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Miami 21 - City adopts form-based zoning


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Some examples of what the new code will attempt to accomplish:

An existing street (looks like somewhere along W Flagler St) (Next three pics):


Now add some buildings with urban design elements under the new code:


Now the public sector contributes its piece, adding trees, landscaping, benches, lighting, etc.:


A bayfront dead-end street (Edgewater neighborhood) (before), Adding a square and other pedestrian-friendly elements that encourage street activity (after):


More urban design elements for dead-end street:


The transect: rethinking traditional zoning... providing smooth transitions from urban to rural


Setback requirements of upper floors, allowing daylight at street level, minimizing "canyon effect":


The City is to be divided into four quadrants, and planning is to be focused within those quadrants:


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It will take at least 10 years to really start seeing a difference; though some eastern, development heavy neighborhoods will see it sooner.. If they stick to their guns it will be marvelous. Just a shame that it's taken them this long to get to it. Most of our new developments are better, but not what they could be in my opinion. This is really something miami needs to survive. we're just too big anymore to have these suburban houses in town.

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I'm looking forward to seeing the transformation. With some streetcars implemented for local circulation, these neighborhoods will be astonishing.

Incidentally, Miami 21 happens to be a subject that has shown up on one of UrbanPlanet's news feeds! On April 23, Smart City Radio plans to broadcast an interview featuring Miami Mayor Manny D

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City aims to put lid on zoning anarchy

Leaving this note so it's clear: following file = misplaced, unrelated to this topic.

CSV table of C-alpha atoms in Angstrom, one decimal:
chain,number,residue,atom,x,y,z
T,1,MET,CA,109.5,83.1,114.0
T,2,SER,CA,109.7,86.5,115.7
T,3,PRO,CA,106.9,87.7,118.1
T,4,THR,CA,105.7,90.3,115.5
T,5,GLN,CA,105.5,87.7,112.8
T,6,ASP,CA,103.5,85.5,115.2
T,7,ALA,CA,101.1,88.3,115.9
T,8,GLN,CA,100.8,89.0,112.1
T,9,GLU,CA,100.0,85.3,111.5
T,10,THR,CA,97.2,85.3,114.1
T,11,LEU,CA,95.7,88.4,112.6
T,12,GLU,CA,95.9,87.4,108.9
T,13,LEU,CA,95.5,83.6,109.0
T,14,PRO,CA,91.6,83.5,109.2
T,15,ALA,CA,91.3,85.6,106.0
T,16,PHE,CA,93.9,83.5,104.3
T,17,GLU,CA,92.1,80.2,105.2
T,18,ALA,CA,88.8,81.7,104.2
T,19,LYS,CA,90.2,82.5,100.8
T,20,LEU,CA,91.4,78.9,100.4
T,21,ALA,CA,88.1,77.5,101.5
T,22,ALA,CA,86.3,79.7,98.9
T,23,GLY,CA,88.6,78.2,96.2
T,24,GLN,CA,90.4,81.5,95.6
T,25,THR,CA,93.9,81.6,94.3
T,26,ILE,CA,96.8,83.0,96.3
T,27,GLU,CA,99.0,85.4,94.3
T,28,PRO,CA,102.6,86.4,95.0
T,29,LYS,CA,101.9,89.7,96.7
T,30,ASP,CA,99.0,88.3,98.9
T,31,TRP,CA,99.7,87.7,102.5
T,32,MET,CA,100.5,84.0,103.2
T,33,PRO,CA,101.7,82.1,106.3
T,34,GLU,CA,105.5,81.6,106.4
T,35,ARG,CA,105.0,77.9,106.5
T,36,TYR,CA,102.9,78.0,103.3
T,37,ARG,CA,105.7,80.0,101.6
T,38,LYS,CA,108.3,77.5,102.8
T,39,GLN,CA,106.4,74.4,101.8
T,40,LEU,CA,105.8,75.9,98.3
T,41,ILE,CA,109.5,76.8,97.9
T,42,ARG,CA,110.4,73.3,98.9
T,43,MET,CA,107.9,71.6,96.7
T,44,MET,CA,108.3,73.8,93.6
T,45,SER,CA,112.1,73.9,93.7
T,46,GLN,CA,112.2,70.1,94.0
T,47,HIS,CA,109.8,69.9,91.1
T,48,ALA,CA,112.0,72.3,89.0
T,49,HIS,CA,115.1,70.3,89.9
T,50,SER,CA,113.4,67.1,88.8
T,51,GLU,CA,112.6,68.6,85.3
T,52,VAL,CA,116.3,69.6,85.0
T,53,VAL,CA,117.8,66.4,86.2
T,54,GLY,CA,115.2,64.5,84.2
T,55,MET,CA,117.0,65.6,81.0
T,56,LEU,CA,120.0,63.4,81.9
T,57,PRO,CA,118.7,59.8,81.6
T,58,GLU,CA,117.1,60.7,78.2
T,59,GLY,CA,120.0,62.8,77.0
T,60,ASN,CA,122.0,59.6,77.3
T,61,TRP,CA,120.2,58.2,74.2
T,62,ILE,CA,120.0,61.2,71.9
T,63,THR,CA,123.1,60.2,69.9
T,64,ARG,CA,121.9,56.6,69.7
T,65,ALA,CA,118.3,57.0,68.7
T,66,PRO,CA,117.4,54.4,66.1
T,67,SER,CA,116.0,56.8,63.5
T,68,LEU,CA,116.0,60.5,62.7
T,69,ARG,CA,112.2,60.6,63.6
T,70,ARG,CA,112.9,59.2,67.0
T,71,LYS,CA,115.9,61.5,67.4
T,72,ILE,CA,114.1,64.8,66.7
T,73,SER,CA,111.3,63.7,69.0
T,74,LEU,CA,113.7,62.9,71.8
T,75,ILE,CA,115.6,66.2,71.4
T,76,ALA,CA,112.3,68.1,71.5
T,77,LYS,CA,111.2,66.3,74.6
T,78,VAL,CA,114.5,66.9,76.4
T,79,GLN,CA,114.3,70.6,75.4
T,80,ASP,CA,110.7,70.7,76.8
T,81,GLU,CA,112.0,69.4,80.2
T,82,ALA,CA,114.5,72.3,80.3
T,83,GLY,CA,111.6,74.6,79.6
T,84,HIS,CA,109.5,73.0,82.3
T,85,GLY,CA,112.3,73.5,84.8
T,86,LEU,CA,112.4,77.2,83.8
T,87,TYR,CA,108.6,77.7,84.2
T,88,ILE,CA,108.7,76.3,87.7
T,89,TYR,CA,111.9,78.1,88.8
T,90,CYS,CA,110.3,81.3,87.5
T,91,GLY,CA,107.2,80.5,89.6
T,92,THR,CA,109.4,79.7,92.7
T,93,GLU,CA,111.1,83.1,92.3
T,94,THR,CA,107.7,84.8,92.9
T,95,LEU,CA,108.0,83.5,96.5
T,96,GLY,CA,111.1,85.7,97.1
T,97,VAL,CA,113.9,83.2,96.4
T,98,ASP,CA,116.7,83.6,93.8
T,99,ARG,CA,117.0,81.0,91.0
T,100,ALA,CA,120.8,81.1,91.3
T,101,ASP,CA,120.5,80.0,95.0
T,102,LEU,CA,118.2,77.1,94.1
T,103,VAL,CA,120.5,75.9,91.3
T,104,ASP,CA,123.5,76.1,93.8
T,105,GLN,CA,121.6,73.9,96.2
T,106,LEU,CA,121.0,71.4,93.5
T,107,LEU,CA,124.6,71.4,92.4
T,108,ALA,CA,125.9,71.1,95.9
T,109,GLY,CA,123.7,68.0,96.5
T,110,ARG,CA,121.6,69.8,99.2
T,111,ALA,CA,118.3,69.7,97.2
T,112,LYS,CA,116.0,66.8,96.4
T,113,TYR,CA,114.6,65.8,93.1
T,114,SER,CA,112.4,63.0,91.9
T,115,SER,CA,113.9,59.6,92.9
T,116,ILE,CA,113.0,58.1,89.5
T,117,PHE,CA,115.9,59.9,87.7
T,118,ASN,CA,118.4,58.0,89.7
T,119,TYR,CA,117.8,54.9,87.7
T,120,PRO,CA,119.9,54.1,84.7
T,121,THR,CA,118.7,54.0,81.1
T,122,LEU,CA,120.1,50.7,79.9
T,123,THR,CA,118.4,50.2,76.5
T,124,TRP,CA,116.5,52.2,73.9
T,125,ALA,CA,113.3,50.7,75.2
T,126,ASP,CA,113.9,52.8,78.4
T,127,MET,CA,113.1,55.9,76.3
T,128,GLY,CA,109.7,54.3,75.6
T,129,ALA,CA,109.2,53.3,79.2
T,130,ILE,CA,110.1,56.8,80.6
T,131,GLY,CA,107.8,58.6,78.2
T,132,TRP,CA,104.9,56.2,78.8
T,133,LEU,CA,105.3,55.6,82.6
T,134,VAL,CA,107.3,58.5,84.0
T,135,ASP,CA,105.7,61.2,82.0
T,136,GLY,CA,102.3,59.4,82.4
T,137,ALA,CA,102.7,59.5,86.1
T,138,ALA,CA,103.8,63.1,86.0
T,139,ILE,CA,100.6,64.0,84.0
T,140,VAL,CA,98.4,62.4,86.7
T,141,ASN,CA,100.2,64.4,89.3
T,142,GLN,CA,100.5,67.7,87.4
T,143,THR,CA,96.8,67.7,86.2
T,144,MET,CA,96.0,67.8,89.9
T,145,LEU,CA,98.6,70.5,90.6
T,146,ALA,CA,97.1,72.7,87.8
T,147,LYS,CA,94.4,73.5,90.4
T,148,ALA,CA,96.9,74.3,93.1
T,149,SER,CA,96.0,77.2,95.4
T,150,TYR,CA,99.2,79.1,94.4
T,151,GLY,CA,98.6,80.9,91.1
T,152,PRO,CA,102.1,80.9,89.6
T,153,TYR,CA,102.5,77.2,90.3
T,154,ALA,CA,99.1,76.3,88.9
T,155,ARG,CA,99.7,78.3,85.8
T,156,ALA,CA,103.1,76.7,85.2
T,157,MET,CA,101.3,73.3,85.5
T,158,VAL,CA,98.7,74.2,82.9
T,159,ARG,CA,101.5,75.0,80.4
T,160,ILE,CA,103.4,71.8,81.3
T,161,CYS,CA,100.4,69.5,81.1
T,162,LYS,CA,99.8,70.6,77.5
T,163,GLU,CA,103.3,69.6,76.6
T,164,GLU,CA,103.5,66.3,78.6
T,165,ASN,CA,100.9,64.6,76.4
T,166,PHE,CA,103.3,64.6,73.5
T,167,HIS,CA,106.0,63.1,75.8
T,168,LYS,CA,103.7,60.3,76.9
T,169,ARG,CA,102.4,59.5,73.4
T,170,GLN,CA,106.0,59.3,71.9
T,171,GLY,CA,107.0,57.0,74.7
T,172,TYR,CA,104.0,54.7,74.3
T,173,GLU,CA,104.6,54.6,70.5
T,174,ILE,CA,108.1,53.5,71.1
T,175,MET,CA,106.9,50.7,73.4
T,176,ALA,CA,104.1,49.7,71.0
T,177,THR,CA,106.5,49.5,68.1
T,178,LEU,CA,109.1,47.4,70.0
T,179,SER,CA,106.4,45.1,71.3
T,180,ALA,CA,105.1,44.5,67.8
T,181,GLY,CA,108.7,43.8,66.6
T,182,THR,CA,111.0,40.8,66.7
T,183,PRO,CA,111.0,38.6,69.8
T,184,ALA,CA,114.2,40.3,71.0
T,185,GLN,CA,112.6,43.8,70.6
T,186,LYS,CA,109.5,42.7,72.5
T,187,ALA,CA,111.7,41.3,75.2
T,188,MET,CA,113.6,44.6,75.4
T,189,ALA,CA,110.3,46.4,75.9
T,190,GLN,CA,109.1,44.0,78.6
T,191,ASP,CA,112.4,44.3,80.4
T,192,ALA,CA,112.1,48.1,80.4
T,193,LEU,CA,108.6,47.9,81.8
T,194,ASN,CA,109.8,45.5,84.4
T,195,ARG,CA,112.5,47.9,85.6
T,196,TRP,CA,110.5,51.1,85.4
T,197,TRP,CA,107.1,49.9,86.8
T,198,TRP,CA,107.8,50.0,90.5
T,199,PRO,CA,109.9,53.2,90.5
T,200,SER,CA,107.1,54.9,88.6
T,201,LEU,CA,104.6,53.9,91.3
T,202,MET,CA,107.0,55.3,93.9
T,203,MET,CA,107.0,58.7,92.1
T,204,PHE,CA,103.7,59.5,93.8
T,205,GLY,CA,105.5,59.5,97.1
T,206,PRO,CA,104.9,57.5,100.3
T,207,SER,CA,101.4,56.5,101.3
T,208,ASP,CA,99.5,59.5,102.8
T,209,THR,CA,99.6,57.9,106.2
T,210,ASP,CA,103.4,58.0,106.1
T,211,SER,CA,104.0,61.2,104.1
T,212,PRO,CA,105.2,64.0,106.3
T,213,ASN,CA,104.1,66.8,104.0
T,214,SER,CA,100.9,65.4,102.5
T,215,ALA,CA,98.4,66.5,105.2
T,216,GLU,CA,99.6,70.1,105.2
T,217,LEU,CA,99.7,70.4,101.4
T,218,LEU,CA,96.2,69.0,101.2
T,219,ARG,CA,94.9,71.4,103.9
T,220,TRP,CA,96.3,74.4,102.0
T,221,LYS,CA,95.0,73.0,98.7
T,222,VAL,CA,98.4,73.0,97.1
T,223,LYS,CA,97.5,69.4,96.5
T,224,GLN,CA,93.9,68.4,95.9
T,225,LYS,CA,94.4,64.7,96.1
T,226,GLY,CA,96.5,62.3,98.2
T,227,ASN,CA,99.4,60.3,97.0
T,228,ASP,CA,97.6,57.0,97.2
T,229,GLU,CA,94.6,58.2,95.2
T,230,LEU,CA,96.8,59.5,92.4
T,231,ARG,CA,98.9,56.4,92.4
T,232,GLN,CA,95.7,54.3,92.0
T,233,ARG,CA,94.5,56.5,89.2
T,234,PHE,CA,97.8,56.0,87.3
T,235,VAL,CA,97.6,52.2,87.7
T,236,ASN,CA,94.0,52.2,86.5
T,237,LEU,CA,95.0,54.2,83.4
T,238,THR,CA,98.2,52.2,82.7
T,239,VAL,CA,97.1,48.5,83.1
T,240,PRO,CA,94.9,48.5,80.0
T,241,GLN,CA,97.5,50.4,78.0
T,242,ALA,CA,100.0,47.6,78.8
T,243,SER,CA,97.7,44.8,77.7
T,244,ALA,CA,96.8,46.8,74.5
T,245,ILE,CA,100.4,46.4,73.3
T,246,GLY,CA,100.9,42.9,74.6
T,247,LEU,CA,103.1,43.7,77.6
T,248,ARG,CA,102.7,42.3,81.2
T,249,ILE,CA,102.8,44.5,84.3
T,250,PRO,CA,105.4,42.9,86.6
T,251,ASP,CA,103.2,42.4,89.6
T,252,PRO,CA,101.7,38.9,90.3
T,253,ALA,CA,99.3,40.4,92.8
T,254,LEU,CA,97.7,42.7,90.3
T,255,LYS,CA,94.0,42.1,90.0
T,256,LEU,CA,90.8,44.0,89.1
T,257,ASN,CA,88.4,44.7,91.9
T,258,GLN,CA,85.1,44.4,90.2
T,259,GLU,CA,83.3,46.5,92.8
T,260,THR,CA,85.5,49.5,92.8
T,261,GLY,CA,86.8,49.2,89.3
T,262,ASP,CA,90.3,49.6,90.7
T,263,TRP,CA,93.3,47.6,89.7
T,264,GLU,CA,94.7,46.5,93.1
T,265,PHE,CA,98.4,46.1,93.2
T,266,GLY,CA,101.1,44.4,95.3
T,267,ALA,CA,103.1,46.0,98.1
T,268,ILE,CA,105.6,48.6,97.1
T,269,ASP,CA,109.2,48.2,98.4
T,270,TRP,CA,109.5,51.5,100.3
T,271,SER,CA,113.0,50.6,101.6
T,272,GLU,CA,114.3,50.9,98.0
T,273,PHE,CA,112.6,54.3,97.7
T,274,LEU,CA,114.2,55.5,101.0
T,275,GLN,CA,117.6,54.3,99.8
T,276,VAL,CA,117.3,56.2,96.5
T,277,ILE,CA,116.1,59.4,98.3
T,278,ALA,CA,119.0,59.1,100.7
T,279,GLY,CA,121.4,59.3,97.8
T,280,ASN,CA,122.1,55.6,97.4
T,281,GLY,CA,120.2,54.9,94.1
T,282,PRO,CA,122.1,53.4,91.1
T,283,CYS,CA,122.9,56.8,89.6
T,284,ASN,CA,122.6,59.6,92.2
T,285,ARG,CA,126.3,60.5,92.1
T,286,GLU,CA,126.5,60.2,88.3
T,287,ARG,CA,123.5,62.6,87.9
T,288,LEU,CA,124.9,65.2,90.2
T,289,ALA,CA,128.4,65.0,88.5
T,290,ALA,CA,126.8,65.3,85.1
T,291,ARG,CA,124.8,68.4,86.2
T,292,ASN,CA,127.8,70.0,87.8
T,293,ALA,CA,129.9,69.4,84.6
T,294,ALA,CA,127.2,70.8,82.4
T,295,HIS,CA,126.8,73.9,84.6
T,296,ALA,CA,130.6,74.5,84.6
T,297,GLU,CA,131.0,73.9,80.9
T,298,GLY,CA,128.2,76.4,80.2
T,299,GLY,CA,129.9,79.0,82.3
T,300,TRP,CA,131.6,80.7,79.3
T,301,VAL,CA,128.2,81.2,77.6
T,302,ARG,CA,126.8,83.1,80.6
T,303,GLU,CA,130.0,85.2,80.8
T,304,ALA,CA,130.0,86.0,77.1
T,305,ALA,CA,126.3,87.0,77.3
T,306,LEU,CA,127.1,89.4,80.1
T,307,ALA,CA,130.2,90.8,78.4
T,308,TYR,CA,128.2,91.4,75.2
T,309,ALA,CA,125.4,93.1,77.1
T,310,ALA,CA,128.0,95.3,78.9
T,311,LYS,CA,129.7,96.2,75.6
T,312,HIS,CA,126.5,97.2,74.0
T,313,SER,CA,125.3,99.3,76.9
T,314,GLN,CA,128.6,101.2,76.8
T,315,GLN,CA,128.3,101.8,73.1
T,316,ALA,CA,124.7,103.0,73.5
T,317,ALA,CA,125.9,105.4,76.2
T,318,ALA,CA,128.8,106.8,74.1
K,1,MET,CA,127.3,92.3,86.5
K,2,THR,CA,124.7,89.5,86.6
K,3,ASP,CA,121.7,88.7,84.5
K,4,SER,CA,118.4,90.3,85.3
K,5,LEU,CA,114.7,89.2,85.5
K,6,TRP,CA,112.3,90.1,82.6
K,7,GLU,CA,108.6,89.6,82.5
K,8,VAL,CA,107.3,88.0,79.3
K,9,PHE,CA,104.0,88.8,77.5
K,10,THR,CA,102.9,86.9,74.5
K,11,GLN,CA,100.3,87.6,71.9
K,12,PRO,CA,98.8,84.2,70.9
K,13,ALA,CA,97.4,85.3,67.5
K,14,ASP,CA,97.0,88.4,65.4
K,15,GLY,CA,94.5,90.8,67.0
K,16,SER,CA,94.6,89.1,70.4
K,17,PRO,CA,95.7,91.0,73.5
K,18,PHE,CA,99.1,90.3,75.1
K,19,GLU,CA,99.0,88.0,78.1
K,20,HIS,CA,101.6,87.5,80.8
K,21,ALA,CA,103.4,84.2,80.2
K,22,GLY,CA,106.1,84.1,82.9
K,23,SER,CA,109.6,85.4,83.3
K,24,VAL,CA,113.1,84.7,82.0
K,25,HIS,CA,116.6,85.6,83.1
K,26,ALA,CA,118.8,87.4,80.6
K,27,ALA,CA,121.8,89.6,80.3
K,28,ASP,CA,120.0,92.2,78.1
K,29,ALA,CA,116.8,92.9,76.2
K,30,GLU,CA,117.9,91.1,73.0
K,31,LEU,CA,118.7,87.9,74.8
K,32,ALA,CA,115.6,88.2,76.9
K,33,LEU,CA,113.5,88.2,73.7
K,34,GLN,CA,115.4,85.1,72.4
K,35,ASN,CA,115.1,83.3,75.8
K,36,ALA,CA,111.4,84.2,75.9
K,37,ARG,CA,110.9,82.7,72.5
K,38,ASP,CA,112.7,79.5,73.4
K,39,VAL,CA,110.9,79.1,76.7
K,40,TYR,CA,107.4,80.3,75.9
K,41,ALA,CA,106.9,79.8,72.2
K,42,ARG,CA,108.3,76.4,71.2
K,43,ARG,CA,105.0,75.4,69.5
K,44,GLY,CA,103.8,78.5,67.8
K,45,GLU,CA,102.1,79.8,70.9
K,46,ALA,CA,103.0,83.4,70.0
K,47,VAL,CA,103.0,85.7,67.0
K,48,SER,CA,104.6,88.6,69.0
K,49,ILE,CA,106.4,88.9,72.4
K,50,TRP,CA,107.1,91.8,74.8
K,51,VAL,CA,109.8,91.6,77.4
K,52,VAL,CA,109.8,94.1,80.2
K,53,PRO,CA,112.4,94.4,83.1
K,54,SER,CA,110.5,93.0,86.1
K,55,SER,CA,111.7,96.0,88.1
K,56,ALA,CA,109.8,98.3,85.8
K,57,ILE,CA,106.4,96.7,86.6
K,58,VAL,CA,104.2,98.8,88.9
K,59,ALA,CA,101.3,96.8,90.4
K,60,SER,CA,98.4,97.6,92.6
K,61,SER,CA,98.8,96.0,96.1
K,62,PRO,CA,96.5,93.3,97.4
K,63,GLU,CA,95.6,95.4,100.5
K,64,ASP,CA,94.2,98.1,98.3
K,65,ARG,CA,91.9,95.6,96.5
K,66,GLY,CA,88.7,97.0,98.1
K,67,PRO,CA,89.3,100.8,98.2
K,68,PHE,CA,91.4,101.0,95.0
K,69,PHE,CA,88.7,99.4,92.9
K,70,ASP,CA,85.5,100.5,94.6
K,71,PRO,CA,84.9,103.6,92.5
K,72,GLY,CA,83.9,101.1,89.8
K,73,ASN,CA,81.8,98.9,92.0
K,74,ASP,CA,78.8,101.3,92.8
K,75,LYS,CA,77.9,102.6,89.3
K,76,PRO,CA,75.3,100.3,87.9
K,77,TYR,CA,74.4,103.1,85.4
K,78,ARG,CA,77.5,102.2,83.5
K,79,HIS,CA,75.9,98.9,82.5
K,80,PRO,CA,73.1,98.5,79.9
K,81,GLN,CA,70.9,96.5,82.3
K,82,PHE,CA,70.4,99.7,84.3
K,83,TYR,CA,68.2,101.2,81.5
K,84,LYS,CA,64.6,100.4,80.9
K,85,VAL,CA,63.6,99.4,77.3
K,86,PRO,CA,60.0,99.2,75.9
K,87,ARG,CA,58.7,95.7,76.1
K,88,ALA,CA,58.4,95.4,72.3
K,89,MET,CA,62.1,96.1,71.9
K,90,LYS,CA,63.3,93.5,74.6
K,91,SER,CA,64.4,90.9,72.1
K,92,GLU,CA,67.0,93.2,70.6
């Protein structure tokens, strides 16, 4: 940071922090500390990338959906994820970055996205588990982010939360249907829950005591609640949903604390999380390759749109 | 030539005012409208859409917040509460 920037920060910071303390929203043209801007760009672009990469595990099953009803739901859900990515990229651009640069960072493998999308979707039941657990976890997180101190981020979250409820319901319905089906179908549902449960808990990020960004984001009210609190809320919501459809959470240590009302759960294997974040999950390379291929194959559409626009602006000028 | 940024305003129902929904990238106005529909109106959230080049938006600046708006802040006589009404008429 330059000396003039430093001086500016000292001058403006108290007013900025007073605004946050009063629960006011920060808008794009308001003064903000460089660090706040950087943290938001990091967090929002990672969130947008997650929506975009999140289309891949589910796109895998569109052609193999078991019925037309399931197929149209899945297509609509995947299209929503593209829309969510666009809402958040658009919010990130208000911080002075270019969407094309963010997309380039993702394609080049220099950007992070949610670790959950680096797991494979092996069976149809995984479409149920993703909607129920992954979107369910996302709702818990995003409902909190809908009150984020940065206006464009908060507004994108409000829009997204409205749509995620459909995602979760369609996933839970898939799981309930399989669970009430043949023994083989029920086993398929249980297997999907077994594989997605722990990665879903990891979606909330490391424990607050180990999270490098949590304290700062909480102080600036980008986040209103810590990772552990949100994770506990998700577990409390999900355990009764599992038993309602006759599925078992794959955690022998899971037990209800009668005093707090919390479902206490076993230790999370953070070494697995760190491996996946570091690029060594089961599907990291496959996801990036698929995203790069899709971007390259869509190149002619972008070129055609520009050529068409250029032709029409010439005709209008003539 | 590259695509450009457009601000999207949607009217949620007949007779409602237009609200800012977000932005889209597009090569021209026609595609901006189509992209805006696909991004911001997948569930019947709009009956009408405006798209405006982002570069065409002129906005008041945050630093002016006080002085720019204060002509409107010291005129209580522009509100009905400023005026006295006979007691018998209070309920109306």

City leaders will overhaul Miami's zoning code because they say it encourages insensitive development. But the planned reforms may be too late to catch the condo boom.


Why do city leaders plan to scrap Miami's zoning code and start from scratch? What makes it so bad?

For one answer, look no further than the almost finished Baylofts condominium on Northeast 25th Street in Edgewater, an old, low-scale Miami neighborhood on Biscayne Bay north of downtown that has been eviscerated by a troop of impertinent high-rise invaders.

Full article: Miami Herald

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Below is a transcript of the Mayor's speech announcing Miami 21.

Mayor Manny Diaz Miami 21 Launch - Saturday, April 16th, 2005

There are many shining moments in the history of all good cities. Indeed, over our relatively short history we have had many.

The rare moments are the defining ones. They are those exceptional events when men and women stepped back for the sake of their future

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Quite a vision, isn't it.

Some food for thought:

Since 2001, our population has grown by more than 10 percent. By the end of this decade it could grow by another 30 percent. We are on the cusp of fulfilling our long-awaited destiny as a leading urban center.

Wow, this means that the population within the city limits will be approaching 400,000 very soon, if it hasn't already. Census 2000 reported the City at 362,470. At 400,000 the population density would be 11,764 persons per square mile, up from 10,660 in 2000. By the end of the decade, if the 30% holds out: pop. 471,211 (13,859 psm.)

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  • 3 weeks later...
  • 3 weeks later...
  • 1 month later...

The first public workshop on Miami 21, the city's new form-based zoning code, begins this Saturday, July 9th. For planning purposes, the city has been divided into four quadrants. Saturday's workshop will focus on the eastern quadrant, which encompasses primarily the coastal neighborhoods east of I-95 from 15th Road (Brickell) to NE 81st Street (Little Haiti). Elizabeth Plater-Zyberk of Duany Plater-Zyberk & Company will be there (master planners of Seaside and other new urban communities).


The city has also created a dedicated website to Miami 21. www.miami21.org

If anyone is interested in attending, it's at the Chapman Center at Miami-Dade College Wolfson Campus in downtown Miami from 8:30am to 3pm. More information here.

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The first Miami 21 workshop was apparently very productive. I ended up not going because of the weather, both windy and rainy.. maybe next time. I'm please that the issue of affordable housing (or should we call it "workforce housing"?) was brought up, among many other topics. In the City it's always been the case that one lives there because one is either really really rich, or really really poor. Hopefully we'll see more diversified housing, now that the city is much more solvent and doesn't have to rely on ultra-luxury to fix its tax base.

These are truly extraordinary times for Miami.


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